3 Dangerous Holiday Treats for Your Dog

3 Dangerous Holiday Treats for Your Dog

3 Dangerous Holiday Treats for Your Dog

With the coronavirus pandemic continuing to loom large, the holidays are bound to look different this year. While traditional events like big holiday gatherings may be put on hold in 2020, some things will stay the same: That is, an abundance of candy and other sweets and treats around the house. And if early buying trends are any indication, many Americans are stocking up on their favorite treats. 

As dog owners, we should always be mindful about what we feed our dogs. After all, what goes into their bodies impacts that overall health and well-being. 

But some foods are more harmful than others, and a little bit can do a lot of damage. 

The problem is, dogs are notoriously nosey, and, if left to their own devices, can sniff their way into a box of chocolate left out on the counter. 

In this post, we explore which foods you should never give your dog, and explain why the ingredients can be harmful or life-threatening. 

3 Foods You Should Never Feed Your Dog

Let’s take a look at the top 3 offenders—where only a little bit can do a lot of damage:

Chocolate: 

Chocolate contains the chemicals theobromine and caffeine. Dogs are unable to metabolize chocolate like humans and the effects can be potentially lethal.

Note that the darker the chocolate, the higher the theobromine and caffeine content. In fact, just one ounce of dark chocolate — typically the size of a single square — contains the same amount of caffeine as ¼ cup of coffee!

Symptoms of toxicity caused from chocolate can include vomiting, extreme and abnormal thirst, vomiting blood, and in some cases seizures.

Xylitol:

This is a naturally occurring plant sugar that is used as a sugar substitute and commonly found in sugar-free candies and baked goods. There are over 700 products on the market that contain this sweetener and the smallest amount can be fatal. If you have a diabetic in the home—chances are you have products in your kitchen with xylitol—even if no one is a diabetic—this sweetener can be found in certain types of peanut butter, sugar free candies, gum and treats.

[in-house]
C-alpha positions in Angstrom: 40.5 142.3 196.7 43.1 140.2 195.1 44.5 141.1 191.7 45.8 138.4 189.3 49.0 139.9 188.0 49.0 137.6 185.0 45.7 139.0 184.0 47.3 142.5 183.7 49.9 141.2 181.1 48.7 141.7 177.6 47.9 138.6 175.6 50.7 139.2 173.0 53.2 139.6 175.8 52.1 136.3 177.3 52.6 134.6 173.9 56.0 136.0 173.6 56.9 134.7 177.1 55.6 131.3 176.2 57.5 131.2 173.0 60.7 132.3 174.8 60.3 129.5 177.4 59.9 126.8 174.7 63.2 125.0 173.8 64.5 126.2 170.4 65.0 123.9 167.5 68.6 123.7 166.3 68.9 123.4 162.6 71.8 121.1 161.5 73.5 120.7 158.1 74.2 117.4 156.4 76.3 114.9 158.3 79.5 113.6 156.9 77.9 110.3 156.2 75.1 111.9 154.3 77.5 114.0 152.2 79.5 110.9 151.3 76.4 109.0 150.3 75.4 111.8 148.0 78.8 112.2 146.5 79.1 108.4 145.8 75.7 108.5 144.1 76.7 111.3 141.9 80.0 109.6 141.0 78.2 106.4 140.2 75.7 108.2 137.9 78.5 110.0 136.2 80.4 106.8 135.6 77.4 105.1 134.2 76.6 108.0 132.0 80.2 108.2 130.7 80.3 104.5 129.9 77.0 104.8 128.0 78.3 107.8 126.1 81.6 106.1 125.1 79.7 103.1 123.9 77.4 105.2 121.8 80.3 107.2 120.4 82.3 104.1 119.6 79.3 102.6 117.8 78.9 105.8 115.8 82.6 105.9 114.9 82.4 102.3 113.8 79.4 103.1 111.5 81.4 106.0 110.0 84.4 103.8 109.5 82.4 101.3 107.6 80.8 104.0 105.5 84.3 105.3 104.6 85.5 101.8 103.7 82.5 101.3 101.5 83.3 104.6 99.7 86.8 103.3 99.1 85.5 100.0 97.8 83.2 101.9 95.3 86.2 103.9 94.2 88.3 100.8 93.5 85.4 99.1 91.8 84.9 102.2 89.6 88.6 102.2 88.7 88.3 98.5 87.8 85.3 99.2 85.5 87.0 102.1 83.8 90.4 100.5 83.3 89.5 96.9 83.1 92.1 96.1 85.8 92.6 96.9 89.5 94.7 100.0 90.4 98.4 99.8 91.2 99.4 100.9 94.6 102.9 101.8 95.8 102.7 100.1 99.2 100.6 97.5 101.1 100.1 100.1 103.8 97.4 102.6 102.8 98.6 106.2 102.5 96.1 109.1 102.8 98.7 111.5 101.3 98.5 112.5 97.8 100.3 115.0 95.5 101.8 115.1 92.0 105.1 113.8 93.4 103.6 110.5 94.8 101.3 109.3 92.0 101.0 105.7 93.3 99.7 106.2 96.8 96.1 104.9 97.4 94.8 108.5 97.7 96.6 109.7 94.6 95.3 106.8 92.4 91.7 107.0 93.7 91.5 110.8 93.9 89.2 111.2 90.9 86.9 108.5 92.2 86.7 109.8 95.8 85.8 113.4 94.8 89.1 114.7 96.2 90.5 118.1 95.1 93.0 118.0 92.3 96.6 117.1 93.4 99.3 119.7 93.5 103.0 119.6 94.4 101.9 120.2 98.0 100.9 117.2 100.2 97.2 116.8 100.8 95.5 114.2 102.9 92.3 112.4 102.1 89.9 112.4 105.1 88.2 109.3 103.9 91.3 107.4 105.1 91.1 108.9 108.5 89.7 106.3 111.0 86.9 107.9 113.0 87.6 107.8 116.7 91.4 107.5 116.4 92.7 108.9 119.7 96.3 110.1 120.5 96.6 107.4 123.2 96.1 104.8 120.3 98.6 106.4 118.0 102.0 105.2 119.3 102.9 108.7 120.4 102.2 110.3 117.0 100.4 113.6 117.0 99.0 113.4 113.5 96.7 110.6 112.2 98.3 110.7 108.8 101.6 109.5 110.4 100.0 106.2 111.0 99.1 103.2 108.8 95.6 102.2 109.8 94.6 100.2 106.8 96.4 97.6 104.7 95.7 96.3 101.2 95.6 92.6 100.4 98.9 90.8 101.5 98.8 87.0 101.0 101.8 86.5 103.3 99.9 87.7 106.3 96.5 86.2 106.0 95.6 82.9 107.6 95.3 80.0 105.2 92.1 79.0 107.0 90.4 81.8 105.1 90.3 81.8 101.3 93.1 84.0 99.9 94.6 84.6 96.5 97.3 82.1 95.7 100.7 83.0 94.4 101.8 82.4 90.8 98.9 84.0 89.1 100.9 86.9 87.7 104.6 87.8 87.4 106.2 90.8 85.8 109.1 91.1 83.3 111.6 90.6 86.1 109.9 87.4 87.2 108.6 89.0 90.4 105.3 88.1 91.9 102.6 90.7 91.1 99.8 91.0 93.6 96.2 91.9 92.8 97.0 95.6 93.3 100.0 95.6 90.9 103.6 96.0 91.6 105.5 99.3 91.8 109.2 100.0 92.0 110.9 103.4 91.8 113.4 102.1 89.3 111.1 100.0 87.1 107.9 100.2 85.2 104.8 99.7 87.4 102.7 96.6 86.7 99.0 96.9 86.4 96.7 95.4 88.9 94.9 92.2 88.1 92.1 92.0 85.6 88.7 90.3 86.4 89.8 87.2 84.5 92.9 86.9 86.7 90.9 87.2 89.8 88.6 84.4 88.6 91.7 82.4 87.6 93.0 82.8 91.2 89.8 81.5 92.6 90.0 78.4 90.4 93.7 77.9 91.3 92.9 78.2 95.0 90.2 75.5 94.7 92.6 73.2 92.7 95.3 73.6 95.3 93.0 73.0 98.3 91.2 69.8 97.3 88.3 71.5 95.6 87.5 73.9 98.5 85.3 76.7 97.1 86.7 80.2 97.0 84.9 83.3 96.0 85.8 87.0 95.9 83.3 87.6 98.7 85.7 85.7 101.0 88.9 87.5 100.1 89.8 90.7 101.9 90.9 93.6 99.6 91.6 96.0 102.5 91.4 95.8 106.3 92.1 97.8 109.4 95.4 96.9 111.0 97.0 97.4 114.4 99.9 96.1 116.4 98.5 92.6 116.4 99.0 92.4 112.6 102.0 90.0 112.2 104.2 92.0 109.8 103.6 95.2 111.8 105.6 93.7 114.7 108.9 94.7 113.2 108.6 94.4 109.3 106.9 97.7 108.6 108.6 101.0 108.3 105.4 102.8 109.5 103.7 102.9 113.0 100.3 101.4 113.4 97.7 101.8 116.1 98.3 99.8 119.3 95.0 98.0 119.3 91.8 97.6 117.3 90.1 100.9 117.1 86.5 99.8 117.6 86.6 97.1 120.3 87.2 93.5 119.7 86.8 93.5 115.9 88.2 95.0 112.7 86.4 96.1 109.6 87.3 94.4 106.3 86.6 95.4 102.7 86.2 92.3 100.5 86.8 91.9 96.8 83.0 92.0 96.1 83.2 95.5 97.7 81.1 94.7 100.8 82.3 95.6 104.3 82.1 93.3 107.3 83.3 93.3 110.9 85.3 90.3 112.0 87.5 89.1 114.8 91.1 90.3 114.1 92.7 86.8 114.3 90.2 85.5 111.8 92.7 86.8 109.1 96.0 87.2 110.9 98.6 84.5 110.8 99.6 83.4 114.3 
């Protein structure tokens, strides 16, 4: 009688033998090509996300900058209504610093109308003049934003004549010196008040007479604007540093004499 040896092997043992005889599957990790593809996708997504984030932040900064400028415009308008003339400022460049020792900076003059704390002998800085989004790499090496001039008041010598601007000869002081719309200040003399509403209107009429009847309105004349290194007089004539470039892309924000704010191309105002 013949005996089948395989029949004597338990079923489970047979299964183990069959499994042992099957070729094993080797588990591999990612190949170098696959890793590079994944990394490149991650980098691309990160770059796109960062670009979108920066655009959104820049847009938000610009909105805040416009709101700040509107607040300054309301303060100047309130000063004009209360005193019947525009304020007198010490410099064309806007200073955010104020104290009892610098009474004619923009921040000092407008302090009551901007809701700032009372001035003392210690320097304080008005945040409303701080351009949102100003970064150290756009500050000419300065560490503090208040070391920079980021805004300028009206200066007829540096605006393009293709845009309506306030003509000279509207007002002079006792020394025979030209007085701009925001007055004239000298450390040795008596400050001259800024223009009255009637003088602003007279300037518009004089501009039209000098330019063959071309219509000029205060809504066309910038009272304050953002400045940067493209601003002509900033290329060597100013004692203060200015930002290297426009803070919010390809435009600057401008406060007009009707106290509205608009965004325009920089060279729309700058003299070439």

Xylitol is extremely toxic to dogs and can cause low blood sugar, seizures, liver failure and may even result in death in dogs that have ingested the smallest amounts.

Nuts:

Not all nuts are dangerous—but some like pecans, macadamias and walnuts contain toxic chemicals or potential fungi that can cause non-fatal symptoms like vomiting, seizures, hind-end weakness, fever, ataxia and muscle tremors.

If your dog ingests any of the above three items, contact the Pet Poison Control Hotline and your veterinarian for urgent care.

Health Tip: Though not toxic to dogs, there is no need for a dog to ingest sugar. Sugar consumption by dogs shortens lifespan, can lead to obesity and may lead to secondary ailments like diabetes. 

Always read the entire ingredient label on anything and everything before feeding to your dog! 

How to prevent accidental toxicity

By and large, most dog owners don’t ever intend for their dog to ingest foods that will make them sick. But research shows that dogs are four times more likely to experience chocolate intoxication during the winter holidays than at any other time during the year. A few factors can account for this dramatic increase, including the simple fact that there’s more chocolate around during winter holidays. 

To prevent accidental poisoning of your dog — and the resulting trip to the emergency vet — be sure to move that tray of chocolate-walnut cookies from the coffee table up onto the counter, and take time to educate youngsters about the dangers of feeding dogs chocolate. 

If you’re still concerned that your pup might get into the holiday spread, consider a baby gate to keep your dog safely removed from the serving area. 

 

Johnna Devereaux is a Clinical Pet Nutritionist and canine wellness expert. She is the Director of Nutrition and Wellness for Bow Wow Labs and sits on their Board of Advisors. 

The points of view expressed above are those of our clinical nutritionist and supported by science, her education and experience. However, we recognize there may be different points of view or opinions on some aspect or even the premise of this article. Our goal at Bow Wow Labs is to provide the best, clearest, and most helpful information possible to help keep your dog happy, healthy and safe.

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